During the course of a cash game session or a tournament our opponents try to piece together the puzzle that is how we play (at least they should be). By revealing our cards there will be opportunities to throw players off the scent, the point being that the information we give them can be tailored to suit our needs, not theirs. For example, we might have been successfully bullying – even bluffing – people for a while and, after actually winning with a genuinely strong hand, decide to show. This suggests that we do indeed tend to be betting with strong hands, and it can be enough to ‘reassure’ naturally passive players that they’ve been making good folds all along when in fact we’ve been stealing with trash! Moreover, it also reinforces their faith in folding and encourages them (perhaps when they might have started catching on to our strategy) to continue with their mistaken ‘safety first’ approach. It’s all about (relative) perception.

Mind Games

Note that the example above serves a specific purpose – we’re showing our hand to try to manipulate an opponent into following a narrative that steers the game down a particular path. There’d be no point revealing a big hand if what just happened was typical of how we play – the aim here is to plant misleading information in the opposition’s mind.

Having said that, just as a boxer might change their stance from orthodox to southpaw, we might want to switch styles, in which case a couple of well-timed reveals of the style we’re about to stop adopting might help us get the desired result from the upcoming new approach.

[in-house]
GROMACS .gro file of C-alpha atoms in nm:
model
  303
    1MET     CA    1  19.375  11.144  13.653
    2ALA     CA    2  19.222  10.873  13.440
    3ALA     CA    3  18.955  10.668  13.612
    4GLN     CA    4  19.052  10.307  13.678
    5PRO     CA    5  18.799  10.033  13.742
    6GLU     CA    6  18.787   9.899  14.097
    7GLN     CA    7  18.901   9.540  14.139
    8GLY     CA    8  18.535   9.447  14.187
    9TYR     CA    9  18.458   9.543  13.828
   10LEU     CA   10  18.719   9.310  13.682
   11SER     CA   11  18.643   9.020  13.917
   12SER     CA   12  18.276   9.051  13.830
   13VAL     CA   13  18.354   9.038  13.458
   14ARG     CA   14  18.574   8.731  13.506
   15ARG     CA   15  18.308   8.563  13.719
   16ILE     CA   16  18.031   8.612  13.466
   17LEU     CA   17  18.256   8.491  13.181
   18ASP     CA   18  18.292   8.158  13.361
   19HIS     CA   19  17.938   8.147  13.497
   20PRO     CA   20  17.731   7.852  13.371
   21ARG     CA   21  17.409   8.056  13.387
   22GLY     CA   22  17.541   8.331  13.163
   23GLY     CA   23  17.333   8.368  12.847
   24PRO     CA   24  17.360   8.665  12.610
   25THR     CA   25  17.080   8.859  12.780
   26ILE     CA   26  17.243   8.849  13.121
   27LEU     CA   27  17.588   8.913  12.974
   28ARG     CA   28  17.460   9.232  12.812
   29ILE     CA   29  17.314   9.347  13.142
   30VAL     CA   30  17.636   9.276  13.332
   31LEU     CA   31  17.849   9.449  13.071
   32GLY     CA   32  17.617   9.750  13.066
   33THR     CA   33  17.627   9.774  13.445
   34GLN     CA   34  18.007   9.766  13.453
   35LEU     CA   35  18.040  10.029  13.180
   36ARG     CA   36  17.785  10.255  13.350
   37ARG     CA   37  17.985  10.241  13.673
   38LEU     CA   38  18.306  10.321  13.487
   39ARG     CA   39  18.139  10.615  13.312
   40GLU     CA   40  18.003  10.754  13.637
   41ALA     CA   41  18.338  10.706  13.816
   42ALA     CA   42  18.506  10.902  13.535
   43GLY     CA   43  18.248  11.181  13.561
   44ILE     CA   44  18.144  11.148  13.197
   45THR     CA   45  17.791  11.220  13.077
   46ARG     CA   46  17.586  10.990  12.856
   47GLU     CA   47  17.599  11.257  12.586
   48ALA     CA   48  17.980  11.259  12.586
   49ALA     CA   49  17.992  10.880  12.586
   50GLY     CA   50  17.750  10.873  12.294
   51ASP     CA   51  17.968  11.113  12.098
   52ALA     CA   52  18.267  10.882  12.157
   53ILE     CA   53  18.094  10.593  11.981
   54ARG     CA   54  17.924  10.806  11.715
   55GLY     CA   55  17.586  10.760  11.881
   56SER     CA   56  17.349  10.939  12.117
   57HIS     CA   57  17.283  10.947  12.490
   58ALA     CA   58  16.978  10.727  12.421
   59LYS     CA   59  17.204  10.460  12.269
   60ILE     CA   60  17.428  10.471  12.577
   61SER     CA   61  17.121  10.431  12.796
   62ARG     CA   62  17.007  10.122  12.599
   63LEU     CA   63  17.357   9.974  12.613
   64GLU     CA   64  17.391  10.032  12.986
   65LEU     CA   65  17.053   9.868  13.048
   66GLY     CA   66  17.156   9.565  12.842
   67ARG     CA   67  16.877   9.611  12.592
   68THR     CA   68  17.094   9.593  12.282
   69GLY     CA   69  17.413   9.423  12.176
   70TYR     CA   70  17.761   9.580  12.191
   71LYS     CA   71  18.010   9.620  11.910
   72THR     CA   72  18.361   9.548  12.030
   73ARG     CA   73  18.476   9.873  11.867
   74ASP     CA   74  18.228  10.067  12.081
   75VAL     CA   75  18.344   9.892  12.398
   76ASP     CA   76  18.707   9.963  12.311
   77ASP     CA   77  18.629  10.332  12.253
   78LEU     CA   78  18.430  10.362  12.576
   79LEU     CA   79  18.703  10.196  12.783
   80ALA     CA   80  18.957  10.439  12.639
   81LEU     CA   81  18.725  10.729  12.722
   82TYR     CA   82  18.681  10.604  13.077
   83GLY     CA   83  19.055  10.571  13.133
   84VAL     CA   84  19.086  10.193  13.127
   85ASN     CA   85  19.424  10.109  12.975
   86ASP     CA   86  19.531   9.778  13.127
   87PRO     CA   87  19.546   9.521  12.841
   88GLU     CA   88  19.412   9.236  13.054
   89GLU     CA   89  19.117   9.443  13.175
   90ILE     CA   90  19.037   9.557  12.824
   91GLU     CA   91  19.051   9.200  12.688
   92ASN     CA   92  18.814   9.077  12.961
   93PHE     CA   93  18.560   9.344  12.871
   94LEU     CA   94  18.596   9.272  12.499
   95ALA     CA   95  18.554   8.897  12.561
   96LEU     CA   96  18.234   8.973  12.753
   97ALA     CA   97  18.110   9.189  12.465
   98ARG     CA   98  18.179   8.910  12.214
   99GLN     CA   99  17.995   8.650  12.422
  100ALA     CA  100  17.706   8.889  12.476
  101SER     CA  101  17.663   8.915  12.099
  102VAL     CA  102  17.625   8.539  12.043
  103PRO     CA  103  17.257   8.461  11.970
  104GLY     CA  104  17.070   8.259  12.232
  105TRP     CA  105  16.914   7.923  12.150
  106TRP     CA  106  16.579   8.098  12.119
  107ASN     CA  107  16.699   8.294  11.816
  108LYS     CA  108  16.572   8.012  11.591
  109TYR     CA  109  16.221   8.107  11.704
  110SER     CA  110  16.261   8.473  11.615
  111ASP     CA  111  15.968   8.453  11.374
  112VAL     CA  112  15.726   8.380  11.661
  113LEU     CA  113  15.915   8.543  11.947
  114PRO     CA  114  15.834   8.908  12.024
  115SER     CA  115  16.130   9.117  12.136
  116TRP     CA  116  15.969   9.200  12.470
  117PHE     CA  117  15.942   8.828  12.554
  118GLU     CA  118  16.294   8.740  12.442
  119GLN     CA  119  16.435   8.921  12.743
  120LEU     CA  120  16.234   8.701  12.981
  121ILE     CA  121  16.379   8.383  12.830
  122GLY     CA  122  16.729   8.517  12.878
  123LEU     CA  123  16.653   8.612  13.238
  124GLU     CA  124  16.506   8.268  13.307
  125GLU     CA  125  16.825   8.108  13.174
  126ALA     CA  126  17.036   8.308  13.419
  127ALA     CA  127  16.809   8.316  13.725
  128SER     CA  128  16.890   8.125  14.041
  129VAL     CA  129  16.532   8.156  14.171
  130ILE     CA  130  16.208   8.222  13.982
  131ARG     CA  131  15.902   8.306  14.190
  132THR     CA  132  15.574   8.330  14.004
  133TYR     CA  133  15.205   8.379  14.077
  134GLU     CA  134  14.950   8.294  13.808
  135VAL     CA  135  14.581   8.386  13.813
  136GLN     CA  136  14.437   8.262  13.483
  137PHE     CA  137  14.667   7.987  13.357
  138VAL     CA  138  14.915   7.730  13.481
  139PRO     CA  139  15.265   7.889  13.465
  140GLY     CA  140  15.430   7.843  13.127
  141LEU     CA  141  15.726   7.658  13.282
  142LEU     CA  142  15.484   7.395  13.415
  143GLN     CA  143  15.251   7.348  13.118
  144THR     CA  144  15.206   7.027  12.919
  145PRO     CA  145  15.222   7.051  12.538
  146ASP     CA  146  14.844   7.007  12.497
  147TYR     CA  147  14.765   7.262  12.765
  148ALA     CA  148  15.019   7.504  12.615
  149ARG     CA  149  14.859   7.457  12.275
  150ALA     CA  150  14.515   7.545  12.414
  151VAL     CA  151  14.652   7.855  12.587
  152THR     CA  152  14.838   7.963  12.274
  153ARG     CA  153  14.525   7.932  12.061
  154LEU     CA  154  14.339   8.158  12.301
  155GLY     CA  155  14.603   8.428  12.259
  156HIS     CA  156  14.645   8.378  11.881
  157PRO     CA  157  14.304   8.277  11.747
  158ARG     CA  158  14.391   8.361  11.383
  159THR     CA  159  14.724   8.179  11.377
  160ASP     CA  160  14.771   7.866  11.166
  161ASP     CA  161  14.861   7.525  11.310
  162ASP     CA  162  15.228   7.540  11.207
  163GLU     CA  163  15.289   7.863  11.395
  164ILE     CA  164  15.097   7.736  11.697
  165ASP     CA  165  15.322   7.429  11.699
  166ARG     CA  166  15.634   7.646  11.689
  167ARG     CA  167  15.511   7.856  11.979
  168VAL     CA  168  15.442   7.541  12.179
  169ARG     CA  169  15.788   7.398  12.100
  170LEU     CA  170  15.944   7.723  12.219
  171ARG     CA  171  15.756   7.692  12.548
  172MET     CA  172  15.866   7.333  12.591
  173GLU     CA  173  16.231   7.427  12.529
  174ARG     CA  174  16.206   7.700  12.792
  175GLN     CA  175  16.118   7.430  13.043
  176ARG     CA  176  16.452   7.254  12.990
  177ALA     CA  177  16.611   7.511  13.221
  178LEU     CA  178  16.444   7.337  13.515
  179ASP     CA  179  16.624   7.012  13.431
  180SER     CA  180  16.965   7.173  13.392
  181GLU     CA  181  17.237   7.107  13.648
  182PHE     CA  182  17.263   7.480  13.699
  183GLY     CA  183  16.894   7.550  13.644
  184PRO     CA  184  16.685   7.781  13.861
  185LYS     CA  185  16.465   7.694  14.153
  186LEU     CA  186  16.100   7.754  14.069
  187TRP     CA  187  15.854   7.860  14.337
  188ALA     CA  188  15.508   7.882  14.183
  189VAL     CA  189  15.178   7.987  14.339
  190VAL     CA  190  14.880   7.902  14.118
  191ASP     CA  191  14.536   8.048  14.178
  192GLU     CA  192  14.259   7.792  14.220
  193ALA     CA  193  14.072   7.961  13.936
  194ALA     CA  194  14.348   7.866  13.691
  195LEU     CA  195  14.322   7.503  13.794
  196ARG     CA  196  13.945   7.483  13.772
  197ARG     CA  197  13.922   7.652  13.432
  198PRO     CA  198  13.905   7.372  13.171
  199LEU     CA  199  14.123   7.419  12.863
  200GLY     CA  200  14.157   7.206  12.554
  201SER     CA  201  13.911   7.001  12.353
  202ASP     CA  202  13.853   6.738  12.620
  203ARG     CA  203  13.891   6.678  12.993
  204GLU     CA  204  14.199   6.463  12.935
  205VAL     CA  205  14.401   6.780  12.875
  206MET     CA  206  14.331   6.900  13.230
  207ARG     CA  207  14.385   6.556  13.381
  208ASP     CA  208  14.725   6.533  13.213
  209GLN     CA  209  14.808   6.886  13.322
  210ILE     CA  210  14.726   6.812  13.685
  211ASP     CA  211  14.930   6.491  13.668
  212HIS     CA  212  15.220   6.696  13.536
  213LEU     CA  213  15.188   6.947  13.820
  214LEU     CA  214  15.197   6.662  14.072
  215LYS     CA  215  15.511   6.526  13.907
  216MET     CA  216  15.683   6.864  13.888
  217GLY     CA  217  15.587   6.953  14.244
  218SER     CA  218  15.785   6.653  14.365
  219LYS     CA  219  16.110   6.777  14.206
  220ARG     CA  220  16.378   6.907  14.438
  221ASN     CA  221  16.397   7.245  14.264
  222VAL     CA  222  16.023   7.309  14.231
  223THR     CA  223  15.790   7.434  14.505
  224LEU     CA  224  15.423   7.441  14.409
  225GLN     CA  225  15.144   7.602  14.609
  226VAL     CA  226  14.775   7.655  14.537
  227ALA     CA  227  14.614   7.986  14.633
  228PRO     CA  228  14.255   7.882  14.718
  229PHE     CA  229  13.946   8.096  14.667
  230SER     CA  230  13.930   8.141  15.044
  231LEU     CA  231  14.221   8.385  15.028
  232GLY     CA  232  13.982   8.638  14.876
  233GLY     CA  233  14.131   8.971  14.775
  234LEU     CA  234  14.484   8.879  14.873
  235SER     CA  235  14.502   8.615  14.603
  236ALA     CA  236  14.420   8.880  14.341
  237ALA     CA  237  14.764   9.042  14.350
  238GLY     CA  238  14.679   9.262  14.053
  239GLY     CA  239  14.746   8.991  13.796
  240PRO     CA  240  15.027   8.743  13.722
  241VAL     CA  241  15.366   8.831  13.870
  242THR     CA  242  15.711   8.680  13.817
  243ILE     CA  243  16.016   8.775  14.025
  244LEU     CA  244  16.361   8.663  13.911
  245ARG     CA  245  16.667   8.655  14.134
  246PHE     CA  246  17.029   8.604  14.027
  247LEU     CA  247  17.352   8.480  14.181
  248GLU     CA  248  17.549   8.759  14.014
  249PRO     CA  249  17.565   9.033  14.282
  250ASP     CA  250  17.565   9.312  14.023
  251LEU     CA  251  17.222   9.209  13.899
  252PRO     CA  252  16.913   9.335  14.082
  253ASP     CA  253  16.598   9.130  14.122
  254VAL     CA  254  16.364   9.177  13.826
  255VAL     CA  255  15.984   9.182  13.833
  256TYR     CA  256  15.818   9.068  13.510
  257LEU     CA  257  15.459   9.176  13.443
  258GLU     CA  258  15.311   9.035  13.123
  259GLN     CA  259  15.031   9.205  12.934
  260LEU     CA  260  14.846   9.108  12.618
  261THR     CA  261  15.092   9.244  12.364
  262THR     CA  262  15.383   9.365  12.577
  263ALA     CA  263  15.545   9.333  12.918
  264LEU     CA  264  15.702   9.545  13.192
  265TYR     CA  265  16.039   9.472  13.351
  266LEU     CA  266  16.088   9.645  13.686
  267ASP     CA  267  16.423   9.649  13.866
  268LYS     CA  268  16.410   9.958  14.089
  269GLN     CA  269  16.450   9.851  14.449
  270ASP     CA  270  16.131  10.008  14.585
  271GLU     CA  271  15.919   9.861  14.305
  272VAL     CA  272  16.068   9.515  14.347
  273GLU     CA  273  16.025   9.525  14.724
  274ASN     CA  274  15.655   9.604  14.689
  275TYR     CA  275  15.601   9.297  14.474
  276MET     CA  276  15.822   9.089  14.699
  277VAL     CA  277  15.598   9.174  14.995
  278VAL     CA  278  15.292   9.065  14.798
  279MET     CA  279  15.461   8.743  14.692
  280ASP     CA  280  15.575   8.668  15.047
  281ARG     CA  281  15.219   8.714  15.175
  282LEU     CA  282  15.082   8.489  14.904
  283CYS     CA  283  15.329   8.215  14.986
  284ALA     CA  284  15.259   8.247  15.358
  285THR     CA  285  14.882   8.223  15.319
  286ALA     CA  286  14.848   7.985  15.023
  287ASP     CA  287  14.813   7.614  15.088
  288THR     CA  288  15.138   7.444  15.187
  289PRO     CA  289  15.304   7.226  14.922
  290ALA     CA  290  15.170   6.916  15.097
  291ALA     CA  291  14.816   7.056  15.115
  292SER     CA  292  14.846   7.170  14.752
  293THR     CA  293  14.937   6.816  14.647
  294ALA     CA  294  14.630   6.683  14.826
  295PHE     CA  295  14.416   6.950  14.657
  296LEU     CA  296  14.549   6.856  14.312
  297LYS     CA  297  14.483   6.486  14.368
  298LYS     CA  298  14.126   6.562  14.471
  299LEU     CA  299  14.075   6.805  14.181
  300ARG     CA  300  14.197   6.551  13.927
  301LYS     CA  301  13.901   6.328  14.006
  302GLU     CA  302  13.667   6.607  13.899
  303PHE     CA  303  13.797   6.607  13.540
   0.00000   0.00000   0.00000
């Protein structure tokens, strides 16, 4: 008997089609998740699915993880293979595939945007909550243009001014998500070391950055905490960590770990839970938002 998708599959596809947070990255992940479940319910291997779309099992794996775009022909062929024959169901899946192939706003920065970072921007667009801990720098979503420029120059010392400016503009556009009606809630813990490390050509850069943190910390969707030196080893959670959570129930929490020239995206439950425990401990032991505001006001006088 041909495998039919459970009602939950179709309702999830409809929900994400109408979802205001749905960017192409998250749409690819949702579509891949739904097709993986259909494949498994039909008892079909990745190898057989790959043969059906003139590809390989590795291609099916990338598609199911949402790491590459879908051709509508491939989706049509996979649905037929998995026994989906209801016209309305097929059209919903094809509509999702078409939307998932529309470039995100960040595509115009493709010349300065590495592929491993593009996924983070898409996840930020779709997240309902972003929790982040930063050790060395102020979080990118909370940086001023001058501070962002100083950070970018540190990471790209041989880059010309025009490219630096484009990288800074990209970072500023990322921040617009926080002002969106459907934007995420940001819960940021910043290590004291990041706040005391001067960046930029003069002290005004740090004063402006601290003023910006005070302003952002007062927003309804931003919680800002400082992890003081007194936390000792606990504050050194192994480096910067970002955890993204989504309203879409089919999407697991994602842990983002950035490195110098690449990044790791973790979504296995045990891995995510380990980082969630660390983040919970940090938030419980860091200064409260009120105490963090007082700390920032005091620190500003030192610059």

Showing a bluff is one of the more common cases of cards being voluntarily revealed for everyone to see. Often it comes down to nothing more than someone finding the temptation to show off a bluff too difficult to resist – the justification is purely egotistical. Of course this is fun, and nicely massages our ego, but we’re discussing here the actual benefits of revealing our cards.

However, such a scenario can absolutely have the desired result of unsettling opponents psychologically. Perhaps the simplest example is if someone has shown they are intent on throwing their weight around, or a tendency to be reckless, susceptible to tilt. In such cases it’s perfectly within the rules – and totally accepted – for us to contribute accordingly. Consequently, opportunities will arise to affect a player’s frame of mind by showing a bluff, which has a good chance of considerably messing with their approach to the point of stifling their play or, conversely, causing them to be reckless. If we can manage to pull off another bluff, then revealing that, too, is likely to elicit very tilty behaviour. Note that this bluff-revealing strategy also introduces the possibility of setting up a player for calling off for their stack when we actually have a monster hand and their patience runs out.


Revealing our cards should be a part of our armoury. Not availing ourselves of the potential advantages afforded us by the implications of such a tactic makes no sense, so we should be on the lookout for appropriate opportunities. Those players with less experience should obviously be careful not to get carried away, and a useful ‘rule’ here is to apply enough consideration to make sure that we show our hand only when there’s a legitimate reason.

Have fun!